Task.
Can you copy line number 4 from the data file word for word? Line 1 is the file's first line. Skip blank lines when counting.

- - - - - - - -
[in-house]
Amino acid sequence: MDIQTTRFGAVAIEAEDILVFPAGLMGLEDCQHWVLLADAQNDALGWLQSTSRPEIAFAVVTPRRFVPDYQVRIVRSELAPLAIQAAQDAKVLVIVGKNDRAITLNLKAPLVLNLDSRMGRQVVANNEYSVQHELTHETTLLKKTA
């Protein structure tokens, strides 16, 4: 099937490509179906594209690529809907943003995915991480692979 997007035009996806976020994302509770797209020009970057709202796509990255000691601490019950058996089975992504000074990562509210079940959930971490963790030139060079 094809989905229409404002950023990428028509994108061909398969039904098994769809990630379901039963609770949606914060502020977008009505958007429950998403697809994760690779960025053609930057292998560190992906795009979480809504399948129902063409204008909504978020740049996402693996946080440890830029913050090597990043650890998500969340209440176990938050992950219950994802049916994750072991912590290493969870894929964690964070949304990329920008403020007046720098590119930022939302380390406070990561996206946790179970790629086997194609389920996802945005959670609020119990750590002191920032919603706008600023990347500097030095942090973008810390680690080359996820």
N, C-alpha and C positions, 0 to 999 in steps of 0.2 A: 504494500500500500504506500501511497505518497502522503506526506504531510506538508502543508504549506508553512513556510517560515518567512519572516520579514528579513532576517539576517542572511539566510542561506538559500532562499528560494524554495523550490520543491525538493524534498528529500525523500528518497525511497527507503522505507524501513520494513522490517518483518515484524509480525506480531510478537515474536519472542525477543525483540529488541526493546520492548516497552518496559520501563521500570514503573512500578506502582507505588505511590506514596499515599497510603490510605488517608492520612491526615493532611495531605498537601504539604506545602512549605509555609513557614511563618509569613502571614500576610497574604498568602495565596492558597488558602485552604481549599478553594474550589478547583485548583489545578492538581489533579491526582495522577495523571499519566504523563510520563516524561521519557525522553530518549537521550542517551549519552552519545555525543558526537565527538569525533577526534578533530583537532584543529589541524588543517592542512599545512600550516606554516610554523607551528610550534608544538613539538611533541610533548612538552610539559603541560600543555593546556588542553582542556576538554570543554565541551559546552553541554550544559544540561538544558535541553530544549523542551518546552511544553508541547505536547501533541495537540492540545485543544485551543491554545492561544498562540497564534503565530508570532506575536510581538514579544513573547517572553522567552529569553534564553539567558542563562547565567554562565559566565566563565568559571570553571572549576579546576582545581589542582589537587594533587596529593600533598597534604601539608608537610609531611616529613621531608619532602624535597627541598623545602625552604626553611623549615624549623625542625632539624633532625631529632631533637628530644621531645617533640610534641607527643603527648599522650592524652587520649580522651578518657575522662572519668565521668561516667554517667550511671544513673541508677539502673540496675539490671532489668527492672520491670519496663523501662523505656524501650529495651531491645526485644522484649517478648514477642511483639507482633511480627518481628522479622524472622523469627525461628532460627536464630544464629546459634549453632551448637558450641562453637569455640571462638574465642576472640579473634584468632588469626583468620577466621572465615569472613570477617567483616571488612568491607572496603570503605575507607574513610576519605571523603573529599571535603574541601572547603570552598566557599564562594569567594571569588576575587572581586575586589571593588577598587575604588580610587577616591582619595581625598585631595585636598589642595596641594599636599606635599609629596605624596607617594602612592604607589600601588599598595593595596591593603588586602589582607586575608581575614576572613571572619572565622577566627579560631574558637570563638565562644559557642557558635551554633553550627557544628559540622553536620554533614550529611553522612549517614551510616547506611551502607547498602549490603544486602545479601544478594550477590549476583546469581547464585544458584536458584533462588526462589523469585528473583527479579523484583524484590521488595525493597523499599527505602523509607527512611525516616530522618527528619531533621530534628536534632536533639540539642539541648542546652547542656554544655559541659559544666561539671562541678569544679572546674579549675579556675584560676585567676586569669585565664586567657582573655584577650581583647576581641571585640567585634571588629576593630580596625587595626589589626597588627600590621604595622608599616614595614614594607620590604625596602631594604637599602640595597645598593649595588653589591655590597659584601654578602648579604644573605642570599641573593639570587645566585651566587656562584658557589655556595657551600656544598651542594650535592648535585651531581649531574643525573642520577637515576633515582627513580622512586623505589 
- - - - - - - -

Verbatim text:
N, C-alpha and C positions, 0 to 999 in steps of 0.2 A: 504494500500500500504506500501511497505518497502522503506526506504531510506538508502543508504549506508553512513556510517560515518567512519572516520579514528579513532576517539576517542572511539566510542561506538559500532562499528560494524554495523550490520543491525538493524534498528529500525523500528518497525511497527507503522505507524501513520494513522490517518483518515484524509480525506480531510478537515474536519472542525477543525483540529488541526493546520492548516497552518496559520501563521500570514503573512500578506502582507505588505511590506514596499515599497510603490510605488517608492520612491526615493532611495531605498537601504539604506545602512549605509555609513557614511563618509569613502571614500576610497574604498568602495565596492558597488558602485552604481549599478553594474550589478547583485548583489545578492538581489533579491526582495522577495523571499519566504523563510520563516524561521519557525522553530518549537521550542517551549519552552519545555525543558526537565527538569525533577526534578533530583537532584543529589541524588543517592542512599545512600550516606554516610554523607551528610550534608544538613539538611533541610533548612538552610539559603541560600543555593546556588542553582542556576538554570543554565541551559546552553541554550544559544540561538544558535541553530544549523542551518546552511544553508541547505536547501533541495537540492540545485543544485551543491554545492561544498562540497564534503565530508570532506575536510581538514579544513573547517572553522567552529569553534564553539567558542563562547565567554562565559566565566563565568559571570553571572549576579546576582545581589542582589537587594533587596529593600533598597534604601539608608537610609531611616529613621531608619532602624535597627541598623545602625552604626553611623549615624549623625542625632539624633532625631529632631533637628530644621531645617533640610534641607527643603527648599522650592524652587520649580522651578518657575522662572519668565521668561516667554517667550511671544513673541508677539502673540496675539490671532489668527492672520491670519496663523501662523505656524501650529495651531491645526485644522484649517478648514477642511483639507482633511480627518481628522479622524472622523469627525461628532460627536464630544464629546459634549453632551448637558450641562453637569455640571462638574465642576472640579473634584468632588469626583468620577466621572465615569472613570477617567483616571488612568491607572496603570503605575507607574513610576519605571523603573529599571535603574541601572547603570552598566557599564562594569567594571569588576575587572581586575586589571593588577598587575604588580610587577616591582619595581625598585631595585636598589642595596641594599636599606635599609629596605624596607617594602612592604607589600601588599598595593595596591593603588586602589582607586575608581575614576572613571572619572565622577566627579560631574558637570563638565562644559557642557558635551554633553550627557544628559540622553536620554533614550529611553522612549517614551510616547506611551502607547498602549490603544486602545479601544478594550477590549476583546469581547464585544458584536458584533462588526462589523469585528473583527479579523484583524484590521488595525493597523499599527505602523509607527512611525516616530522618527528619531533621530534628536534632536533639540539642539541648542546652547542656554544655559541659559544666561539671562541678569544679572546674579549675579556675584560676585567676586569669585565664586567657582573655584577650581583647576581641571585640567585634571588629576593630580596625587595626589589626597588627600590621604595622608599616614595614614594607620590604625596602631594604637599602640595597645598593649595588653589591655590597659584601654578602648579604644573605642570599641573593639570587645566585651566587656562584658557589655556595657551600656544598651542594650535592648535585651531581649531574643525573642520577637515576633515582627513580622512586623505589 